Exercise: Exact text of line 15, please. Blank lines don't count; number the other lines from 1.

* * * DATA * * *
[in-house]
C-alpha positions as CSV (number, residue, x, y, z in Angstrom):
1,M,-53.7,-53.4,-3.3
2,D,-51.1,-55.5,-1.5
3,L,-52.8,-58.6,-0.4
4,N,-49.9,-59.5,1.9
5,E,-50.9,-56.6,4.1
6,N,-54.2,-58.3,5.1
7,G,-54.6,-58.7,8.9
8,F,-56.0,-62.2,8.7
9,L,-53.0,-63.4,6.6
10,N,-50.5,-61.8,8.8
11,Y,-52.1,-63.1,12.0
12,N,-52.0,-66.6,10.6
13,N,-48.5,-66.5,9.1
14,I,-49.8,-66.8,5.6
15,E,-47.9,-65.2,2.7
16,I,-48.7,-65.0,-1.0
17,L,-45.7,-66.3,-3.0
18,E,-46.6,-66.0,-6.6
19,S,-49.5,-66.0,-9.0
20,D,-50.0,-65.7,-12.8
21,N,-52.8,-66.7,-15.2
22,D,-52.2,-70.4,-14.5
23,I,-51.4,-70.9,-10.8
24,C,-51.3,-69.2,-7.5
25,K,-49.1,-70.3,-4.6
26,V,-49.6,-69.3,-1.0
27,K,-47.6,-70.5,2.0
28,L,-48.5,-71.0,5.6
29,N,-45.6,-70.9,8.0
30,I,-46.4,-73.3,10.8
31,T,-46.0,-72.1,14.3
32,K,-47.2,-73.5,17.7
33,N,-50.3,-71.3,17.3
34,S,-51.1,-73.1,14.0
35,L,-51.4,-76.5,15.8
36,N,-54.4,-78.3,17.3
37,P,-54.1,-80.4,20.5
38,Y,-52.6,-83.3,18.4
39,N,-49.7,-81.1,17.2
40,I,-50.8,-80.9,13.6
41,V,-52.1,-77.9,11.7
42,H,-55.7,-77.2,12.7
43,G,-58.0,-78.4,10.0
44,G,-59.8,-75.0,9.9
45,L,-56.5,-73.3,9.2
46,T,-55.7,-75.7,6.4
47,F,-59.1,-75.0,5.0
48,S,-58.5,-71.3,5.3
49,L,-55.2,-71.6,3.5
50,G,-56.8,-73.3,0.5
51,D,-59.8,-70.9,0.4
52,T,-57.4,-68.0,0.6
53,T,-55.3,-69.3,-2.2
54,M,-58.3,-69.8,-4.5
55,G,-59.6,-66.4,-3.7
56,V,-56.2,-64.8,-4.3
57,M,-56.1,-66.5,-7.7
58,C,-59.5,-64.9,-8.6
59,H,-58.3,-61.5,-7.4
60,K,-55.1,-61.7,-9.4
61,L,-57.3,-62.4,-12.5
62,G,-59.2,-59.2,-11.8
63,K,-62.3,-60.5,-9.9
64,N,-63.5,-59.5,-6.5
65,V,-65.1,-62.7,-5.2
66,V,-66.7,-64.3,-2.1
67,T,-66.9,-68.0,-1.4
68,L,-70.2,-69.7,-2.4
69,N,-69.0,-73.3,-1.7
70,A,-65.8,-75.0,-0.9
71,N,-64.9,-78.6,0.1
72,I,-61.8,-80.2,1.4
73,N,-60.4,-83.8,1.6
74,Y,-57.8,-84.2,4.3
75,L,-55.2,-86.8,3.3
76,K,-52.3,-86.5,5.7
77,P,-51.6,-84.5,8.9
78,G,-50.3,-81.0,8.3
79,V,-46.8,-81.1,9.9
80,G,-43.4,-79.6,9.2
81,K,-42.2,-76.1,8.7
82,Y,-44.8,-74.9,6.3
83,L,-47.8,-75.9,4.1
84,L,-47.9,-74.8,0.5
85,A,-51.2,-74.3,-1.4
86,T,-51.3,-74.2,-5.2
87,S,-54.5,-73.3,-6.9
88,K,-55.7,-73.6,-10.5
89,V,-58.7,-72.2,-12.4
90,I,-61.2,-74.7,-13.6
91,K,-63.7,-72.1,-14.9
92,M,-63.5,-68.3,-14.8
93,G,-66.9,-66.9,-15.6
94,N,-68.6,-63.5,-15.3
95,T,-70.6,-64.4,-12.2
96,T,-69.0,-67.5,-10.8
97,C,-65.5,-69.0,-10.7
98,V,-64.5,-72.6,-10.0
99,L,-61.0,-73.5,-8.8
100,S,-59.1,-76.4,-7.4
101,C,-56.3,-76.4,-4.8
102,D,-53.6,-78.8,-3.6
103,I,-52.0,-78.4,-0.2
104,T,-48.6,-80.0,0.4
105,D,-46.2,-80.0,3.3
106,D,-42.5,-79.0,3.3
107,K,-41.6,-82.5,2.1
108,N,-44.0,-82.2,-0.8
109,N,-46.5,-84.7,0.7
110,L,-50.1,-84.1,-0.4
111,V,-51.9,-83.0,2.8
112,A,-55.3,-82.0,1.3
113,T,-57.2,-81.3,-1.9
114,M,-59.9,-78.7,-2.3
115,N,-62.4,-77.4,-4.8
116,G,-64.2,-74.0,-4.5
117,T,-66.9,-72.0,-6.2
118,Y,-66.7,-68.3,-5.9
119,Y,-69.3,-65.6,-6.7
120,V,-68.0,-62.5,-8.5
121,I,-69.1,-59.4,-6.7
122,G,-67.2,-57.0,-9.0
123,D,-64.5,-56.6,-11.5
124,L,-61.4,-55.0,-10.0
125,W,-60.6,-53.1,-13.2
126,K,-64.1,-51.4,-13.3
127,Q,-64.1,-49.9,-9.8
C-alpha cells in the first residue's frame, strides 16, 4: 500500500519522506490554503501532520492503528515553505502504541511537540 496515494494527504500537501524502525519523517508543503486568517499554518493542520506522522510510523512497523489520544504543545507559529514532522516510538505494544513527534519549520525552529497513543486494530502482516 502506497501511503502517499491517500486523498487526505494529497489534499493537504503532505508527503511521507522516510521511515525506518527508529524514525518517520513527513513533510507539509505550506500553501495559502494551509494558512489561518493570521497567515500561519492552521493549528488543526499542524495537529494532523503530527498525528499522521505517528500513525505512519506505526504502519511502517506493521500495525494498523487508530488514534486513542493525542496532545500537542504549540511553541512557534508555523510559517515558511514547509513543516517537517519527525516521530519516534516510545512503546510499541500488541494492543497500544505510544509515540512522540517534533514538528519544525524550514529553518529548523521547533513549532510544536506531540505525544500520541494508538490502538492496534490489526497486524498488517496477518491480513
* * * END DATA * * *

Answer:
13,N,-48.5,-66.5,9.1